Returned to Independence, Missouri

1982 (October 18)


Died, Independence, Missouri

[ Top of the page | Administrative Information | Biographical Sketch | Collection Description | Series Descriptions | Folder Title List ]


The Bess W. Truman Papers contain appointment books, menus, address books, correspondence and other items that document the life of Bess Wallace Truman.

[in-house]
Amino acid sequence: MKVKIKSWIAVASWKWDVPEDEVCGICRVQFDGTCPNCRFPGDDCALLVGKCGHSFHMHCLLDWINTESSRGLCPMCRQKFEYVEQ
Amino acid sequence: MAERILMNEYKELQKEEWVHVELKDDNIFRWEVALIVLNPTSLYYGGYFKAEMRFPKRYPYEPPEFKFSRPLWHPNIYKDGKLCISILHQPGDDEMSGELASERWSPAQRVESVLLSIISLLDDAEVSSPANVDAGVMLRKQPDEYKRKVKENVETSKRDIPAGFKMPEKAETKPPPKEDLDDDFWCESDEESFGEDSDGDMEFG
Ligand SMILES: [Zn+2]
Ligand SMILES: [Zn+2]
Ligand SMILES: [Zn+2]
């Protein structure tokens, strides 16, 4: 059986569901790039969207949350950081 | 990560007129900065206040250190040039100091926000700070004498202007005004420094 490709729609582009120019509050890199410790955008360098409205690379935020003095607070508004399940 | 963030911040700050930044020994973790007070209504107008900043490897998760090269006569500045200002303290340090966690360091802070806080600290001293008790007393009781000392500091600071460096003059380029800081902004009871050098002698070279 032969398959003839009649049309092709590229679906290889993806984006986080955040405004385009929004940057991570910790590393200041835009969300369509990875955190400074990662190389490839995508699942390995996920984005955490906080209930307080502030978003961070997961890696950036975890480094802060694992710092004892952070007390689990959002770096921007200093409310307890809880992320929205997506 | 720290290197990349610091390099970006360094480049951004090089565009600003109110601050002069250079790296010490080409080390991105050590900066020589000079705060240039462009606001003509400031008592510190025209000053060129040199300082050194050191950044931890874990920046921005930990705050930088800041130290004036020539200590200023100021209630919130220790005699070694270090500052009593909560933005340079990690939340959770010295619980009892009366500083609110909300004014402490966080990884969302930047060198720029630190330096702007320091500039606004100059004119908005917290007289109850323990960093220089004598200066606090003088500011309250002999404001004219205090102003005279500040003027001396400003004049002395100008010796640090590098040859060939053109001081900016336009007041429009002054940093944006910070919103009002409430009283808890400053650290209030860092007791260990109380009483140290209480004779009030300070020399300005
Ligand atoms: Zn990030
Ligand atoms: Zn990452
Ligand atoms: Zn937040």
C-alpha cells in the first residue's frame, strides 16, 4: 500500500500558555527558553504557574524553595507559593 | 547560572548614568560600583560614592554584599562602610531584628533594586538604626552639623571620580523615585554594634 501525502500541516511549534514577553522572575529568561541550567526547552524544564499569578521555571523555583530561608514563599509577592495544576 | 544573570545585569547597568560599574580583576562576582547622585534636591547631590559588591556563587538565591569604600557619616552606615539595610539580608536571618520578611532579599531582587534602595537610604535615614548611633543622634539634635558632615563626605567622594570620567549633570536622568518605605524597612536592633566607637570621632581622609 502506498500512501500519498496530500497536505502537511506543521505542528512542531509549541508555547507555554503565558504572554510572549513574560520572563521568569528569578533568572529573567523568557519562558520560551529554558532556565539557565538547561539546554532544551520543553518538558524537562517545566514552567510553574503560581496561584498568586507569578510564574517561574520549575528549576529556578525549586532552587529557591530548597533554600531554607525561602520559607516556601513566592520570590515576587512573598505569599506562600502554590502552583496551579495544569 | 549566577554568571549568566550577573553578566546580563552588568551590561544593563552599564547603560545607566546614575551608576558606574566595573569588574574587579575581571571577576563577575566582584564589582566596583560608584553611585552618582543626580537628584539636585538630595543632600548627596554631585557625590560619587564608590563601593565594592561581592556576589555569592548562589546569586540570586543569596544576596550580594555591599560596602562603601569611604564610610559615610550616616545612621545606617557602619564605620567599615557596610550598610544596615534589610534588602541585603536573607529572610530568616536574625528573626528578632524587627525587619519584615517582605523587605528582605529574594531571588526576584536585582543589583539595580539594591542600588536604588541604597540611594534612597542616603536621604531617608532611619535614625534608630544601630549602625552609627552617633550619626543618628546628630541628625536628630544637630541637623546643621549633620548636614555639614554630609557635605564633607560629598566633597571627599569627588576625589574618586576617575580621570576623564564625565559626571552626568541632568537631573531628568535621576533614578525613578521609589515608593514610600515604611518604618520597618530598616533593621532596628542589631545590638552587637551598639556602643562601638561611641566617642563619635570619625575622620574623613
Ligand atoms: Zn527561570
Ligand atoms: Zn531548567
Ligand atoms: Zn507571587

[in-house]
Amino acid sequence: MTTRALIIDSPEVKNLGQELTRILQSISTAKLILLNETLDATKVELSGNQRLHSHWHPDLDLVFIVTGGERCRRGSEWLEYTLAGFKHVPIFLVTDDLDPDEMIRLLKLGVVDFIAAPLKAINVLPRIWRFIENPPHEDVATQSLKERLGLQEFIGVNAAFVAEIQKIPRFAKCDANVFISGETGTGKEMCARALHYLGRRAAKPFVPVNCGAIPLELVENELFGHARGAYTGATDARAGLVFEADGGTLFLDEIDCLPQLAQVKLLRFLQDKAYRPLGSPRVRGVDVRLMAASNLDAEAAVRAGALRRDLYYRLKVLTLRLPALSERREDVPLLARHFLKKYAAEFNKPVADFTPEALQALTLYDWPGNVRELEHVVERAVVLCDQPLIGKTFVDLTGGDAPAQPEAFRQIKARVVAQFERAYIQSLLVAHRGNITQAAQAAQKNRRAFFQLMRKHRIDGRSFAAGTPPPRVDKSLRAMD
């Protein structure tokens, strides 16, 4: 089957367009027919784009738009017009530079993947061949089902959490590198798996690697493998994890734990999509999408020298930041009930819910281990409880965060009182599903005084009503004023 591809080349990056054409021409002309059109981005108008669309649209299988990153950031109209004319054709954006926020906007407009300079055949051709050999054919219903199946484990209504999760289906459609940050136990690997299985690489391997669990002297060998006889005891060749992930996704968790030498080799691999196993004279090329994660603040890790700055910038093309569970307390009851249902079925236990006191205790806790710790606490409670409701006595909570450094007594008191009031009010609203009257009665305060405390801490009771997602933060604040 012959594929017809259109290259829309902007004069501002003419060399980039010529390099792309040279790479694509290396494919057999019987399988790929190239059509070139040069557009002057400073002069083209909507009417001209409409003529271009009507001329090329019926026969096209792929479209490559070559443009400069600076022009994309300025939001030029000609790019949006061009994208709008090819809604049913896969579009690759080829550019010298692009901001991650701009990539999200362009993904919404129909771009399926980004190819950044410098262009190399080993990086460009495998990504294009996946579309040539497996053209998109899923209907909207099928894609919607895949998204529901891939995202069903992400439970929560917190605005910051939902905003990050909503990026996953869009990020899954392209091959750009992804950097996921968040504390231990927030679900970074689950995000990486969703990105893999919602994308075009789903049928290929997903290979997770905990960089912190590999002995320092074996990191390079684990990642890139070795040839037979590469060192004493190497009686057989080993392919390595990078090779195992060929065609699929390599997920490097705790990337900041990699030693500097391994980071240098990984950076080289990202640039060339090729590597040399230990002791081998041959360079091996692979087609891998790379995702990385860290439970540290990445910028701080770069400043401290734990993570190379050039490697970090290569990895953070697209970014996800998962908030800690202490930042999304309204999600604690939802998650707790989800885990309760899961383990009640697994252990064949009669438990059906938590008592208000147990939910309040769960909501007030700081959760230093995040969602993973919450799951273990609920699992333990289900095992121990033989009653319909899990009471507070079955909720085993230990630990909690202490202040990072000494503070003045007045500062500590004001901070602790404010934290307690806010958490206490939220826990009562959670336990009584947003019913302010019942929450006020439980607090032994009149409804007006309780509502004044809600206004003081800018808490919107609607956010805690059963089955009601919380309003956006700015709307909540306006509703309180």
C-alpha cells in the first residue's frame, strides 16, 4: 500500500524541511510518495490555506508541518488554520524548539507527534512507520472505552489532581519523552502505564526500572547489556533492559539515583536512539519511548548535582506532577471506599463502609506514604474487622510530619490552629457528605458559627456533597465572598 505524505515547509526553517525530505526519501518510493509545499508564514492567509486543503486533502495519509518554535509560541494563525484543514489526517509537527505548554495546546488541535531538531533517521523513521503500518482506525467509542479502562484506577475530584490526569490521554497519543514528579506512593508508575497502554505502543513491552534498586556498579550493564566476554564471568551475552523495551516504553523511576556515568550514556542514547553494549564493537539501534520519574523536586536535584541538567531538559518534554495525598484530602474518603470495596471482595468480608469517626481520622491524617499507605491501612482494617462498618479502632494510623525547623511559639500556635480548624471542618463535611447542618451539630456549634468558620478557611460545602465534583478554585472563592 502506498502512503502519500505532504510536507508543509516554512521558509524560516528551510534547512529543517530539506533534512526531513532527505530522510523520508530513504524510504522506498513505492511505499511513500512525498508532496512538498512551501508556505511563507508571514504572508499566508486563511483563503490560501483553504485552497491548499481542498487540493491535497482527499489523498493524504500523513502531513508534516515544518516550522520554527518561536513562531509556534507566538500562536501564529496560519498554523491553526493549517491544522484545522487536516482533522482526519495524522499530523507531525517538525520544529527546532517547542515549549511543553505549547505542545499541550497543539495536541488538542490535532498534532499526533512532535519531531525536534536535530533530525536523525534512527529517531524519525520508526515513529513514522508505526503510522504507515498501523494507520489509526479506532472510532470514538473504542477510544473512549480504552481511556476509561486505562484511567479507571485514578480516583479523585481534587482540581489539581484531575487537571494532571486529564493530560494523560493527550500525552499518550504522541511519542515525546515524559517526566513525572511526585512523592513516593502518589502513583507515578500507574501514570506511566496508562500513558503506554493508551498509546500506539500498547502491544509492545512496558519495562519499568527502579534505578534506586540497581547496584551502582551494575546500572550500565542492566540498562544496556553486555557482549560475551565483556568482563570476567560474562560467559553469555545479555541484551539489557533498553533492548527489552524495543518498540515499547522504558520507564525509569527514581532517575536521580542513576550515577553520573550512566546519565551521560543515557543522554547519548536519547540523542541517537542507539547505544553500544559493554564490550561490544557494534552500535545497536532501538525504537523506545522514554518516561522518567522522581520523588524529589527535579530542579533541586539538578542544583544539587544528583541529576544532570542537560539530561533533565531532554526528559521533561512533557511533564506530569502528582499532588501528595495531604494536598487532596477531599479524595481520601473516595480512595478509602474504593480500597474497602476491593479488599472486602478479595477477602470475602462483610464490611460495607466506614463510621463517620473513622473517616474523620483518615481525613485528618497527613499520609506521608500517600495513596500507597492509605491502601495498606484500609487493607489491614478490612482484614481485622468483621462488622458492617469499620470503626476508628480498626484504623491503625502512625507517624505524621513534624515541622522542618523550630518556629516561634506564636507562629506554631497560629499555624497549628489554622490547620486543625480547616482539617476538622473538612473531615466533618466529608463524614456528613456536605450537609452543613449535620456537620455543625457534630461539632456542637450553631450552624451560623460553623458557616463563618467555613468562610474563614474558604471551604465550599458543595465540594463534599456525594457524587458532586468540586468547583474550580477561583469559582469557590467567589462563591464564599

The first series, the Appointment Books File, contains appointment books that primarily cover Mrs. Truman’s tenure as First Lady. The first book, from 1944, is kept in Mrs. Truman’s handwriting. Appointment books for the presidential years contain both the handwriting of Mrs. Truman and her secretary, Reathel Odum. Appointment books after 1953 are all in Mrs. Truman’s handwriting. For some of the years between 1945 and 1953, there are multiple appointment books. Folders that are labeled “personal” contain appointment books for Mrs. Truman when she was in Independence; she usually spent several months of the year at home in Independence. The appointments include both official functions and personal appointments. Official functions include teas, receptions, diplomatic dinners and parties. Personal appointments include visits to the doctor and dentist, appointments with her hairdresser, shopping trips, lunches with friends, and meetings with various groups she remained personally involved with, such as the USO (United Service Organization), the P.E.O. Sisterhood (Philanthropic Educational Organization), and a spanish class for the wives of Washington, D.C. diplomats. Also in this series are two small address books kept by Mrs. Truman, containing the addresses of some of her friends and associates.